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Chet Kagel

Six Sigma

Medical Device Manufacturer Cuts Costs With Kaizen

Lean manufacturing at Command Medical Products

Published: Tuesday, June 2, 2009 - 23:00

Command Medical Products of Ormond Beach, Florida, is a medical-device manufacturer that designs, manufactures, assembles, and packages disposable medical devices such as intravenous tubing, blood bags, IV bags, and catheters. Command Medical initiated its journey into lean manufacturing to improve manufacturing processes in order to maintain its competitiveness in the global marketplace.

Command Medical hired HPK Group to provide lean-manufacturing training workshops and to facilitate its first kaizen event, which involved the extrusion of medical tubing along with the assembly of a clamp to control flow and a spike for connection to other medical devices.

Initially, the tubing was produced on an extrusion machine at a rate of 300 units per hour and conveyed to an initial assembly area where the clamp was added. The partially assembled tubeset was coiled and packed into cardboard boxes for intermediate storage as work-in-process (WIP). The staffing in the extrusion area consisted of an extrusion operator (who runs two extrusion machines), two assembly operators to add the clamp and coil the tubeset, and a material handler who packed the coils into cartons. These cartons were usually produced the week before they were needed for final assembly and were stored in the warehouse. This was the start of a traditional batching operation where the tubesets were produced in quantities of 10,000 to 20,000 units. The following week, this WIP was moved to a clean room to complete the assembly process. The first operation consisted of bonding a spike to one end of the tube utilizing between two and four personnel who averaged 120 units per hour per person. The product was then moved to shelves where the bonding adhesive cured for several hours before the assembly process was completed. Next, the product was moved to multiple assembly tables where two to eight people inserted the control wheel into the clamp and individually tested each clamp for ease of operation at an average production rate of 80 units per hour per person. This product was then placed into totes and moved out of the clean room to be packed out by a material handler.

Packing out 


Tube winding station


A kaizen event was held to monitor the existing process and improve it. The team consisted of cross-functional members from production, engineering, and production planning. The initial objective of the kaizen event was to reduce the bonding cure time down from a two hours, and to reduce material handling of the product. Because a reduction in the cure time was essential and it might take longer to resolve than the four-day kaizen event, some prior testing was done. Within the four-day kaizen event, the team constructed a fixture and drying tunnel and simulated the production of a continuous conveyor line running from the extruder through the complete assembly process to eliminate batching. Julio Santiago, a manufacturing engineer, was able to fabricate the necessary fixtures quickly, utilizing Command Medical’s maintenance machine shop. He continues to address the cure time in an effort to reduce it even further. This simulation indicated that the total staffing would consist of 5.5 people for the new method, down from 11 people from the original method, and the new method would be capable of producing at the rate of 300 units per hour. This reduction in staffing has proven to be the case. One-piece flow is maintained instead of batching by slowing down the conveyor to allow sufficient drying time between exiting the dryer tunnel and the final assembly operation.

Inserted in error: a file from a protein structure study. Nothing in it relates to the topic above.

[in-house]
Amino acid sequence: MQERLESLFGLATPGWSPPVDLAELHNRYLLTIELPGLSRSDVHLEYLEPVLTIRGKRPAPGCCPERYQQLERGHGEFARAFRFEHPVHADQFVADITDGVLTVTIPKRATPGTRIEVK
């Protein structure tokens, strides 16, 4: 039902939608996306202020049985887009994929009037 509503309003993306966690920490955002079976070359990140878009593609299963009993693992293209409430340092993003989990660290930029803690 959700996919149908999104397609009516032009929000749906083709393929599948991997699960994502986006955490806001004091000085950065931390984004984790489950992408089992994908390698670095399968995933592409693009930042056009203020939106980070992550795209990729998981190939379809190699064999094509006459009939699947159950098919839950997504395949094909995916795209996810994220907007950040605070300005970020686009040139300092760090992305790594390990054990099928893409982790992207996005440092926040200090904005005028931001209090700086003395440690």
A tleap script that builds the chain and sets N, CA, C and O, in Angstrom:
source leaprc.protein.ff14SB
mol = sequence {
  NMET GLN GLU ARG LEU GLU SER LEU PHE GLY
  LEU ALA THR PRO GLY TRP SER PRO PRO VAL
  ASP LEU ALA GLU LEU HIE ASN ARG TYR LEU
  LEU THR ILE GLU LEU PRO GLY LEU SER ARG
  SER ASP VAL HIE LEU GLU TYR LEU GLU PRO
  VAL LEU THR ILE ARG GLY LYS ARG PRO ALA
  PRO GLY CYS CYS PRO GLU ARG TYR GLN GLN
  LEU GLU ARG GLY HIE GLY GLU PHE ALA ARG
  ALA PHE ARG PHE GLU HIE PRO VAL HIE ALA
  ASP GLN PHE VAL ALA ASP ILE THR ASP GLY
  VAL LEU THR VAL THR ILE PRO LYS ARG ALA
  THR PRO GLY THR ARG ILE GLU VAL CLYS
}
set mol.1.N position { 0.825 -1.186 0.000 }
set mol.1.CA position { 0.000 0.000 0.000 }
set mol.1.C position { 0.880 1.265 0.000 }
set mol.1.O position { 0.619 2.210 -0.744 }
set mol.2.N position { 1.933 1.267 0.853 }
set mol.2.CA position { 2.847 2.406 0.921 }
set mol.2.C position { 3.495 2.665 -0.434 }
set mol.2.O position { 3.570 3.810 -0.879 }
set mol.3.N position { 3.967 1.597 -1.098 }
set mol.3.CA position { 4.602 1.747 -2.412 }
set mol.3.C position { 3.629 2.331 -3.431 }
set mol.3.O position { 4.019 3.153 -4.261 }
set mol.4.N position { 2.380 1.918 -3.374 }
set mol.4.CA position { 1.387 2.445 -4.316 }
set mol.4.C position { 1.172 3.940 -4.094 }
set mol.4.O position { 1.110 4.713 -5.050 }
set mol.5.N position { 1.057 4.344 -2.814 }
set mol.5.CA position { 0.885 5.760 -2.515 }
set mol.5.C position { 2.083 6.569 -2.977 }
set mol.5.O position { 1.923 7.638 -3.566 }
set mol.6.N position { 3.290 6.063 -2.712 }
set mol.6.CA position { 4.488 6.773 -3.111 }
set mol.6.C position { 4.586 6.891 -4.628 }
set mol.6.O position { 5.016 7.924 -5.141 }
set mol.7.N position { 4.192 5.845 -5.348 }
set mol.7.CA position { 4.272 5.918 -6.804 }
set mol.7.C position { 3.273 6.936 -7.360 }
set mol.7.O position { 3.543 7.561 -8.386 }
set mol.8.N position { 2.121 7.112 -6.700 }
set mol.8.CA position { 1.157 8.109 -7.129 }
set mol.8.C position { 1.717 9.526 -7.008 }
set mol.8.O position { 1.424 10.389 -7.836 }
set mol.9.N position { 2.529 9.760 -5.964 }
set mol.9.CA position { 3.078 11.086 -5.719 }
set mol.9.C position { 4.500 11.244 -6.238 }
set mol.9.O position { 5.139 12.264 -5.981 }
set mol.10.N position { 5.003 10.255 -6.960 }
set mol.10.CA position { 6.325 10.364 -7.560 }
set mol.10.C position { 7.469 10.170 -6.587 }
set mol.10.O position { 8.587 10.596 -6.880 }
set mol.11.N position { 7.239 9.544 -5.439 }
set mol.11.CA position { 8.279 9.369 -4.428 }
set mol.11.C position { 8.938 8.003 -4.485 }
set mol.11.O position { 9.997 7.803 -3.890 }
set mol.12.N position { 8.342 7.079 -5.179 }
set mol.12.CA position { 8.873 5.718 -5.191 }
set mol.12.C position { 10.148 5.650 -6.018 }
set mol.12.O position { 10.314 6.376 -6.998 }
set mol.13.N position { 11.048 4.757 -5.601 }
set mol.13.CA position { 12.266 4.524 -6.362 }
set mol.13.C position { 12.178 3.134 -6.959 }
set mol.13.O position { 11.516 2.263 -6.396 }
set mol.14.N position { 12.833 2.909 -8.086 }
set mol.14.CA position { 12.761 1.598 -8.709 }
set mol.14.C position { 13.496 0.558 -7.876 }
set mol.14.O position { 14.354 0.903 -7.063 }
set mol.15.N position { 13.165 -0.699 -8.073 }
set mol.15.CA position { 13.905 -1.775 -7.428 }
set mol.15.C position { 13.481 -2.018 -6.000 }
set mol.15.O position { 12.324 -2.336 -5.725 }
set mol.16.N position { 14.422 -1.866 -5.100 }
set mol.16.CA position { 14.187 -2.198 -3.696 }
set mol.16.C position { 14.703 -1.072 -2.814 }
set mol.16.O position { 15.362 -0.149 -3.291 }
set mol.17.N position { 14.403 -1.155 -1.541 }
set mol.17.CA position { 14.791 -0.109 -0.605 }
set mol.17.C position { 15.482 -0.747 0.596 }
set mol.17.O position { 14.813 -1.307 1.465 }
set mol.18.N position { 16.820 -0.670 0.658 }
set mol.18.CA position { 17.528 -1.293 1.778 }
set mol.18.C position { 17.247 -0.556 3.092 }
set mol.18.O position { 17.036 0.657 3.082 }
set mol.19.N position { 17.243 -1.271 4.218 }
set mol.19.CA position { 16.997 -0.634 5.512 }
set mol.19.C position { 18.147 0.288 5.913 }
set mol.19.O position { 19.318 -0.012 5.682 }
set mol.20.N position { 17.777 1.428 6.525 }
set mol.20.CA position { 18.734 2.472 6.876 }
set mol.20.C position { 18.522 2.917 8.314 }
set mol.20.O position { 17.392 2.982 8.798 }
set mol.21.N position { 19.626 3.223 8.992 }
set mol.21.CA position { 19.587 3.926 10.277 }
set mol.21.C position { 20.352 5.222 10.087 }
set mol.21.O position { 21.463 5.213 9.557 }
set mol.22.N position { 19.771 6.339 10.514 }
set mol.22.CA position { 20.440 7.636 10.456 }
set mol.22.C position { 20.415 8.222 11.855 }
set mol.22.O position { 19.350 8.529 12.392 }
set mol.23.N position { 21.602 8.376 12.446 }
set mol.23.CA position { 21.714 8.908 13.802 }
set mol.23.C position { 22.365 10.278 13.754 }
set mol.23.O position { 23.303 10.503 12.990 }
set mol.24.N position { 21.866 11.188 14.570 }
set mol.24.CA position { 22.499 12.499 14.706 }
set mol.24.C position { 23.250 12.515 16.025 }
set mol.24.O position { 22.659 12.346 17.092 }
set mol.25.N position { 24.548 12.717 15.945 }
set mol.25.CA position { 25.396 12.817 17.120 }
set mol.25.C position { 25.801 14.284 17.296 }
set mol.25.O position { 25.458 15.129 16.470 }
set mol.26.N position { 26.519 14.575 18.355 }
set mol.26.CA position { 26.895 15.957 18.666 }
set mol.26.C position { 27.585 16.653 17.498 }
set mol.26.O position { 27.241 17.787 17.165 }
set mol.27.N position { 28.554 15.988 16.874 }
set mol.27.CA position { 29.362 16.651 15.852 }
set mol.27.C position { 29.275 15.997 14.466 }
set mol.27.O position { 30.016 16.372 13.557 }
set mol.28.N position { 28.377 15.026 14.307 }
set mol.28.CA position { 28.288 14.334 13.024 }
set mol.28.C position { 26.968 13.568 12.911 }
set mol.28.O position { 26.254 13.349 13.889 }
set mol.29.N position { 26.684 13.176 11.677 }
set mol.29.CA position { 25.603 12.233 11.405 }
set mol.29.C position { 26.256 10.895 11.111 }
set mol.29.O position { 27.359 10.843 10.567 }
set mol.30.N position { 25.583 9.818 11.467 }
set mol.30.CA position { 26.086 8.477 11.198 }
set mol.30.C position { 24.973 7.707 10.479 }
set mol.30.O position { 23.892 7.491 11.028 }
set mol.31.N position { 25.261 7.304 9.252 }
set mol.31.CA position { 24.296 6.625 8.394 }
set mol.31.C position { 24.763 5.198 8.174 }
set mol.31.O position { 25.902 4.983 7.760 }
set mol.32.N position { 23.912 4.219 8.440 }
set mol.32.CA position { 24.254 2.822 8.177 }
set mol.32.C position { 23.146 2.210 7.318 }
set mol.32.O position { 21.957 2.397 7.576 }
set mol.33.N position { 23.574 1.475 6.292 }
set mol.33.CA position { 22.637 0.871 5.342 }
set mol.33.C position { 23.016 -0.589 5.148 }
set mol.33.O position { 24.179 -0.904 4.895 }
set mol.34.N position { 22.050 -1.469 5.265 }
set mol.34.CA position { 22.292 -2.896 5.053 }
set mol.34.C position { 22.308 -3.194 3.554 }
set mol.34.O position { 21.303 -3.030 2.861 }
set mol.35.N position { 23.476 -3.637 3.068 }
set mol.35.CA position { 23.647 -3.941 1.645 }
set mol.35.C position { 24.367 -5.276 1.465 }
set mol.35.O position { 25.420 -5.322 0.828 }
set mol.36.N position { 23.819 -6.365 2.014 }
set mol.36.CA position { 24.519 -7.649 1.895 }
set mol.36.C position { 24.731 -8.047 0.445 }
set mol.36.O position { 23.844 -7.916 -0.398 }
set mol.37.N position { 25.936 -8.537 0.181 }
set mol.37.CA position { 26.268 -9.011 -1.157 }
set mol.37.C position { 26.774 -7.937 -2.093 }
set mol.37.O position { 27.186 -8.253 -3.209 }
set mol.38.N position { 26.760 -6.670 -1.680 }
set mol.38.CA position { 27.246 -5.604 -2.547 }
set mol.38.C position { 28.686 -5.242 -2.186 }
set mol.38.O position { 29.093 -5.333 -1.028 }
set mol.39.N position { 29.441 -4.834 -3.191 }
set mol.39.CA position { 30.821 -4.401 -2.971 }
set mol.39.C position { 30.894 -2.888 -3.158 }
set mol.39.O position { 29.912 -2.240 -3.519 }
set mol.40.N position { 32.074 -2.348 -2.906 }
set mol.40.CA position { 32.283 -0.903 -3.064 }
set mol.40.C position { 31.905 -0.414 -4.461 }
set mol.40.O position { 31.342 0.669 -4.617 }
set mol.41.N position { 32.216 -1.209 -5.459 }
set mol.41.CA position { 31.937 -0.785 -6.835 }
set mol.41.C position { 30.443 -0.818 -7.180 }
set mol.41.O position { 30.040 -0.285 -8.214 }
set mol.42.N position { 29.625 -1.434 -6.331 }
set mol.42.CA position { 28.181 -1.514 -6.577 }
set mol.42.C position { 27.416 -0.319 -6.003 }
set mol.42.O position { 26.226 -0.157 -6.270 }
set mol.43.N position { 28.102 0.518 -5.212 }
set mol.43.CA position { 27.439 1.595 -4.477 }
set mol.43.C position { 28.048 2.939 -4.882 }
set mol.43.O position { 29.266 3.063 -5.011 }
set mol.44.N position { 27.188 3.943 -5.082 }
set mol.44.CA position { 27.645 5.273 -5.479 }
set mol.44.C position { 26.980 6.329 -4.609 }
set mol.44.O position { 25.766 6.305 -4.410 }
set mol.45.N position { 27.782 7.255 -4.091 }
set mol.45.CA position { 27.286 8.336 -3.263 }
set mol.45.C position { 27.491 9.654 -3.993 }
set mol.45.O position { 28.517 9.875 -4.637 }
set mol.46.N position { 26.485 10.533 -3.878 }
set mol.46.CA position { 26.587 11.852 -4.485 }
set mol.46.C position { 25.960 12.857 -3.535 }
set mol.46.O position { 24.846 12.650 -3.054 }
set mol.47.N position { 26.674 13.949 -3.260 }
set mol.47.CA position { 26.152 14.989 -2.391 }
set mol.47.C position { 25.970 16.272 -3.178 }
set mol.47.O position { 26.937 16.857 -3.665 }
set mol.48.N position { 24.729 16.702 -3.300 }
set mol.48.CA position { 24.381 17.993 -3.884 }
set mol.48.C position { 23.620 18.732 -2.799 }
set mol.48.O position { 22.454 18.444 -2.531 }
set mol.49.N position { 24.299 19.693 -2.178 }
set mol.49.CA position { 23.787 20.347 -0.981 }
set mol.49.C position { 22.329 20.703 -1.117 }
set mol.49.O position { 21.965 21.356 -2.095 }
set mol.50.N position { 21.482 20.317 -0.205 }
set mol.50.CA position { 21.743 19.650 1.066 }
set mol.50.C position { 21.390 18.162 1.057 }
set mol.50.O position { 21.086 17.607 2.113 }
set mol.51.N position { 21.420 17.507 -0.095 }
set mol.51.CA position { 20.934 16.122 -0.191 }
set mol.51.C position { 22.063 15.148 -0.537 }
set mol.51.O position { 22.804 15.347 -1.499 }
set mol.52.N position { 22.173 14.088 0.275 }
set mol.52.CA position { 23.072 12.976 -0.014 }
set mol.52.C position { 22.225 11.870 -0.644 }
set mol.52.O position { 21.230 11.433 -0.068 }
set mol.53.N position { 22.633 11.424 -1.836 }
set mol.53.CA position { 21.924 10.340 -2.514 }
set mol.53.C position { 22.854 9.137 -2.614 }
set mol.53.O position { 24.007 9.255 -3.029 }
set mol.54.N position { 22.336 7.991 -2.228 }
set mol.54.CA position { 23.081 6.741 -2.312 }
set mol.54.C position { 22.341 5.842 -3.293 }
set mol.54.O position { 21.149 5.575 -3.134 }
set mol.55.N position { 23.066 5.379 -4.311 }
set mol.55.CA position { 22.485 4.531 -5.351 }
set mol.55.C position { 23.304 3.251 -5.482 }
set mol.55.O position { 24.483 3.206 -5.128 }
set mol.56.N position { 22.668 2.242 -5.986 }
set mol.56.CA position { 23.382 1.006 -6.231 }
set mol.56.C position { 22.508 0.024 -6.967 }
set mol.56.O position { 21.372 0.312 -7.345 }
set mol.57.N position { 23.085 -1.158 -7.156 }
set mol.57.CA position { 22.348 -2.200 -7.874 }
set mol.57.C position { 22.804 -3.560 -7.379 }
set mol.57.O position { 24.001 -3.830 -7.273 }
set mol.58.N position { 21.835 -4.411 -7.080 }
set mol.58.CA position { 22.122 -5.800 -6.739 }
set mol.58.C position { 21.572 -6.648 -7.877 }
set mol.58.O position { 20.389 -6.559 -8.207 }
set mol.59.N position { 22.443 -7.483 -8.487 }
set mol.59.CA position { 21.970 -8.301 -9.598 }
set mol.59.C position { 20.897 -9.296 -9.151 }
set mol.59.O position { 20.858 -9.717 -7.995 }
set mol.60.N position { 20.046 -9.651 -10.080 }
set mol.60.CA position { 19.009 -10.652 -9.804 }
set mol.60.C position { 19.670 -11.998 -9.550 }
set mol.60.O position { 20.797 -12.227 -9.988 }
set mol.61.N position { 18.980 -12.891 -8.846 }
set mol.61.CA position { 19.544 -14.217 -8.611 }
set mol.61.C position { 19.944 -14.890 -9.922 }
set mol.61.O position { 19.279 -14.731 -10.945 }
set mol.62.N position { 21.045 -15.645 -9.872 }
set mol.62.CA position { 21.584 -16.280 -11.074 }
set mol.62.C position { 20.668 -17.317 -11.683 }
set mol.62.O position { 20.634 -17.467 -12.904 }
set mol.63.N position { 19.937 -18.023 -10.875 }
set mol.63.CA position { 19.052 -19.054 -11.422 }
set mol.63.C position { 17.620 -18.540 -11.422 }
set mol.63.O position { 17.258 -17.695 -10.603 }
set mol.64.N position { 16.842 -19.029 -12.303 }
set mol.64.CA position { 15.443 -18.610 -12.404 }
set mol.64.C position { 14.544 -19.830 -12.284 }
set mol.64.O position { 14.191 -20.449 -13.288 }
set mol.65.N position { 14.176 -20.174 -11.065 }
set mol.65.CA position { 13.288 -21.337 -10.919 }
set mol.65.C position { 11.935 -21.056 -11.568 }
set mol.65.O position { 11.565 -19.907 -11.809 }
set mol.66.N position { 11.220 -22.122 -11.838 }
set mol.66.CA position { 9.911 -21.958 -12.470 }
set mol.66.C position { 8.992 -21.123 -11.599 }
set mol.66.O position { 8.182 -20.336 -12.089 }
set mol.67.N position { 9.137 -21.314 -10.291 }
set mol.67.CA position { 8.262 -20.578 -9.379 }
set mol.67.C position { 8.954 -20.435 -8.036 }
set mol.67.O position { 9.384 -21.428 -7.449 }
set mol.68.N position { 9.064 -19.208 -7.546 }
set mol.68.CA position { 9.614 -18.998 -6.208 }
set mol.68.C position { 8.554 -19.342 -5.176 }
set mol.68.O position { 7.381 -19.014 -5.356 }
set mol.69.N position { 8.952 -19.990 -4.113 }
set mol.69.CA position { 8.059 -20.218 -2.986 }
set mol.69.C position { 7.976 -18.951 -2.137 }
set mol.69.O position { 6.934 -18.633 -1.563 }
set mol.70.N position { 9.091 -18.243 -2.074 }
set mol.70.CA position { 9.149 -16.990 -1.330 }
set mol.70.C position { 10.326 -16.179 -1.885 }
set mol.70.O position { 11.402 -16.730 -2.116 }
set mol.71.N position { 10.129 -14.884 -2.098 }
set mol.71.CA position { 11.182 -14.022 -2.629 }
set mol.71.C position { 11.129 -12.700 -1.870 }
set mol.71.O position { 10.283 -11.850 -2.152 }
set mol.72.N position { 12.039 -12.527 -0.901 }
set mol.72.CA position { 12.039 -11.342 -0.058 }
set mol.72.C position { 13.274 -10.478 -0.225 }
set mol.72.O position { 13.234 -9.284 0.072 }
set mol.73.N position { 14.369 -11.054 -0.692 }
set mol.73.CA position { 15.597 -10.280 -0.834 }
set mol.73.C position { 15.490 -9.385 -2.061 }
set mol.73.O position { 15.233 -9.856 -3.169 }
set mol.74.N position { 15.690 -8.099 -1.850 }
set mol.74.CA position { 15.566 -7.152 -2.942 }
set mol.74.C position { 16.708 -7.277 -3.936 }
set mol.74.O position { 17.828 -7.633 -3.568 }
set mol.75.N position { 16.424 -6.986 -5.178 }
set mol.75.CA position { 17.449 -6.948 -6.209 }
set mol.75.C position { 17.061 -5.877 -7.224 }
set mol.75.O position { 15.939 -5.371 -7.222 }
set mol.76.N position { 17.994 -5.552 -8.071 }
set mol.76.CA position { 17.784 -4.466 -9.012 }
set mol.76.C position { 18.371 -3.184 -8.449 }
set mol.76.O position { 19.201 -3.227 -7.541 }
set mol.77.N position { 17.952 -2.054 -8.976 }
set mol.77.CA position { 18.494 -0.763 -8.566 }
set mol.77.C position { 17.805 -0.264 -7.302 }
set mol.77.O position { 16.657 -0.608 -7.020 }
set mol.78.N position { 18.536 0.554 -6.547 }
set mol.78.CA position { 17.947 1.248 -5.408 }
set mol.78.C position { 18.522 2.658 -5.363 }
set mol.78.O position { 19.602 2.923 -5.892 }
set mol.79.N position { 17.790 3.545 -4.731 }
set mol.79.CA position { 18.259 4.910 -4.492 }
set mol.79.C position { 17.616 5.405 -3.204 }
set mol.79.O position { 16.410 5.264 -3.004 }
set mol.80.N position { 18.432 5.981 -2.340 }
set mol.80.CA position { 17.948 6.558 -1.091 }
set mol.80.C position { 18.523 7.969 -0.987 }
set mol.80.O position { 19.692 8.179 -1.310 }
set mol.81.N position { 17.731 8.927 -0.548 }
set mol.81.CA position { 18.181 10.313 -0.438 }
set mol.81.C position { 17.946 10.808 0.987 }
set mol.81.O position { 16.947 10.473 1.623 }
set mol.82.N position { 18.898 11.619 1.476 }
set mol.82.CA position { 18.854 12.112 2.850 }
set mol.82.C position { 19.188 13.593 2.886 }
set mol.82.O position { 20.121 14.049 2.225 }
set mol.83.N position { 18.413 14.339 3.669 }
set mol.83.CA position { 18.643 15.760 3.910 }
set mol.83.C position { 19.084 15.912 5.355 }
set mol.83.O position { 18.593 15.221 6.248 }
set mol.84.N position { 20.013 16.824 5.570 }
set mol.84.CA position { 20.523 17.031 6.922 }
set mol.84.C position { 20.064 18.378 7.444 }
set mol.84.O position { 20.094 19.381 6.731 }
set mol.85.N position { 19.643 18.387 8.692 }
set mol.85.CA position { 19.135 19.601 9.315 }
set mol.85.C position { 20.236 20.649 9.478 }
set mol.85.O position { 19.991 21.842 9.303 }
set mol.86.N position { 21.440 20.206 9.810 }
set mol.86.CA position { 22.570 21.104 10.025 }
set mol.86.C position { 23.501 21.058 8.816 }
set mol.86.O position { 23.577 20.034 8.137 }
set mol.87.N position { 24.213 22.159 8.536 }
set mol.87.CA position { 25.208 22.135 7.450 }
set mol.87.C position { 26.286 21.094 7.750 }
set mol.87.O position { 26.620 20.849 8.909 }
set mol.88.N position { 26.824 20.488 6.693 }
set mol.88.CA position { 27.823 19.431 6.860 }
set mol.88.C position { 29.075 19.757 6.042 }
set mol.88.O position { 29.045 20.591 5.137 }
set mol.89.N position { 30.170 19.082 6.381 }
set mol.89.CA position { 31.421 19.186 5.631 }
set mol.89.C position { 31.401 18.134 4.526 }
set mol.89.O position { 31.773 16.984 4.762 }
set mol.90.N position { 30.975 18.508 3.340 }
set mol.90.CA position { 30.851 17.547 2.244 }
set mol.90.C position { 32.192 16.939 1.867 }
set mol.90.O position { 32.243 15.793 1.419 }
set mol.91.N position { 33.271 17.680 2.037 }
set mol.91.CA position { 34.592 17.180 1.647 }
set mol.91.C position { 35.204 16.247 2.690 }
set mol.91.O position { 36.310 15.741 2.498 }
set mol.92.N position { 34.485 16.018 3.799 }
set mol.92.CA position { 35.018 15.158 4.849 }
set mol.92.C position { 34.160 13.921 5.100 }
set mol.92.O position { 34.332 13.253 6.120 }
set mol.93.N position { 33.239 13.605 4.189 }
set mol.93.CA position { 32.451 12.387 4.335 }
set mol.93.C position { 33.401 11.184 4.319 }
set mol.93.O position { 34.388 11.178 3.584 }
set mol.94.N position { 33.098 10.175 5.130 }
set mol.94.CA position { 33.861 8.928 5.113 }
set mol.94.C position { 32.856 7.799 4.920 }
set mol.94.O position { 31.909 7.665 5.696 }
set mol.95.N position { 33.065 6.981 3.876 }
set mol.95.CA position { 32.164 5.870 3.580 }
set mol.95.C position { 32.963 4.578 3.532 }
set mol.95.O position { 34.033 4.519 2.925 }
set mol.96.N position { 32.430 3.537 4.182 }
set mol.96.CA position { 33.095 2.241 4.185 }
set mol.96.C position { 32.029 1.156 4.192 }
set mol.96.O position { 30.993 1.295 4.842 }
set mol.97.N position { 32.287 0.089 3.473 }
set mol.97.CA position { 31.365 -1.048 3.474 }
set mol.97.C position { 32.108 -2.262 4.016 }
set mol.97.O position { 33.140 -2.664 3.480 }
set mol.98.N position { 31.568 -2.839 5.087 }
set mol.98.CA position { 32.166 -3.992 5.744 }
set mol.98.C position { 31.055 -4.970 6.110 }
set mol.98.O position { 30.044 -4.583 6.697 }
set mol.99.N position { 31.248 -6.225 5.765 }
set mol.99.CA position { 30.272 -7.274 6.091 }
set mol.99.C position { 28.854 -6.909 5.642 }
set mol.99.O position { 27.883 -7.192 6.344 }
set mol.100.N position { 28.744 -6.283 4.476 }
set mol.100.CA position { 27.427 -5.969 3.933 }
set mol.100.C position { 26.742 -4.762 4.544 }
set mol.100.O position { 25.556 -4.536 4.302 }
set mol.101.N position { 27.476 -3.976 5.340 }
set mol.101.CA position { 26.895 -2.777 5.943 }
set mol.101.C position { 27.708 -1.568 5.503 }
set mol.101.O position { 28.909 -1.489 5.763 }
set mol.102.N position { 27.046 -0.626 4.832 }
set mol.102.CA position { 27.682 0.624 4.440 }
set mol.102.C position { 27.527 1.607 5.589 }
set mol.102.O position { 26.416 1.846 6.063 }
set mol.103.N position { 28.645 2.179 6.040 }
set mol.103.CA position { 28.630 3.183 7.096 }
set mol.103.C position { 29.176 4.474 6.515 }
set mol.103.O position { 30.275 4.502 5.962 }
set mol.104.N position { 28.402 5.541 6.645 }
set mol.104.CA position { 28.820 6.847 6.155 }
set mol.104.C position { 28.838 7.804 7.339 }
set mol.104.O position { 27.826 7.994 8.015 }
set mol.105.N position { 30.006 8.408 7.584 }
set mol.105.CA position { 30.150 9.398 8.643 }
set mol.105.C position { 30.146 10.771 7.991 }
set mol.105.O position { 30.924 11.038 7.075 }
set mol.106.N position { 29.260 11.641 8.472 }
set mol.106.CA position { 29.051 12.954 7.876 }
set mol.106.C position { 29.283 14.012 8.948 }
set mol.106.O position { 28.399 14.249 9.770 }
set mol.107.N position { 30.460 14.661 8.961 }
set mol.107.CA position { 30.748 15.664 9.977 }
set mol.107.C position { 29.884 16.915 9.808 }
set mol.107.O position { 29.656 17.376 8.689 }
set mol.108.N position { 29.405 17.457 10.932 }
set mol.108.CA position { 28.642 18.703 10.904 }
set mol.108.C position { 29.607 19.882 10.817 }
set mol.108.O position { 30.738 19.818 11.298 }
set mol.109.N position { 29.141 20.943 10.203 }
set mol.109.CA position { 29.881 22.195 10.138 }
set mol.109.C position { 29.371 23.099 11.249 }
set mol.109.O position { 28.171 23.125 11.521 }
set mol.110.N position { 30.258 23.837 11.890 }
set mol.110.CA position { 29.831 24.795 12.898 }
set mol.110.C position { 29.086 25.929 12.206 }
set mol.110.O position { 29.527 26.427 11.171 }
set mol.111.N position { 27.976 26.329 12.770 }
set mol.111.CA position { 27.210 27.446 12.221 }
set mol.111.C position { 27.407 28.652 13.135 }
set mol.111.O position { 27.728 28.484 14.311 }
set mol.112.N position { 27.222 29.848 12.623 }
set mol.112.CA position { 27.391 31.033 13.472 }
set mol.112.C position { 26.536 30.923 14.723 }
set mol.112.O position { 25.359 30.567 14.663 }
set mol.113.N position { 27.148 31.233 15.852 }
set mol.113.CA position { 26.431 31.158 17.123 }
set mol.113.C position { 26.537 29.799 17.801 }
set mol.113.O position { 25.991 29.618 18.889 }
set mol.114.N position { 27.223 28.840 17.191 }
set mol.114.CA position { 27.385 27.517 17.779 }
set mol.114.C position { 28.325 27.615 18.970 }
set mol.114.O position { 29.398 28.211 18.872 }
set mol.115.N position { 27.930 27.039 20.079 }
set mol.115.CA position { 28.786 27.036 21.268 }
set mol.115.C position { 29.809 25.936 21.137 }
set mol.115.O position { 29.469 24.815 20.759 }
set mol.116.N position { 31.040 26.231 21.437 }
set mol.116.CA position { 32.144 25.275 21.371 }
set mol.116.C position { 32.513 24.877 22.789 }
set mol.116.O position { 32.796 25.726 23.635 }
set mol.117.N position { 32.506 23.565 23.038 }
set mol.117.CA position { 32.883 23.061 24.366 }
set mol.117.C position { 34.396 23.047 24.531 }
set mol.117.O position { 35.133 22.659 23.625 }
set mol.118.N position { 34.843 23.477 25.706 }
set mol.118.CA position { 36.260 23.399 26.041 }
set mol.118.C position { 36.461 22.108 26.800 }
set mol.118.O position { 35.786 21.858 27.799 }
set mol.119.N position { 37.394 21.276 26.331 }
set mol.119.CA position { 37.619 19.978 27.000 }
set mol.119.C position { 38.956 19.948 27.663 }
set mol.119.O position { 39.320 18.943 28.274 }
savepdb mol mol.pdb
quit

Chris Ferguson (left), Julio Santiago (right)

When asked if the kaizen event was successful, Chris Ferguson, superintendent of production, says that she is extremely pleased with the significant reduction in labor and their ability to maintain a reliable production rate of 300 units per hour throughout the entire process. She also likes the reduction in WIP and the material handling labor associated with the batching operation. With the hindsight of the continuing cure time problem Ferguson says the kaizen event “would have benefited from more testing of potential cure time solutions prior to the start of the event.” Ferguson notes that this first kaizen event definitely changed the production employee’s point of view for the better on the value of lean.

Box Score

Reduction in Personnel

  5.5 people (↓50%)

Reduction in WIP

10,000 units (↓50%)

Reduction in Lead Time

1 week (↓50%)

Reduction in Cure Time

60 min (↓50%)

From a consultant’s perspective, this particular project points out the need for the continued monitoring and improvement of a process after the kaizen event has ended. Just because a kaizen event is concluded within a set number of days and an improved solution is implemented doesn’t mean that all of the problems have been resolved. At Command Medical, the manufacturing engineer, superintendent, and production operators continue to refine the process on a day-to-day basis. David Slick, Command Medical Products' senior president, CEO, and founder, sums up its use of lean manufacturing principles as: “The potential is astounding!”




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Chet Kagel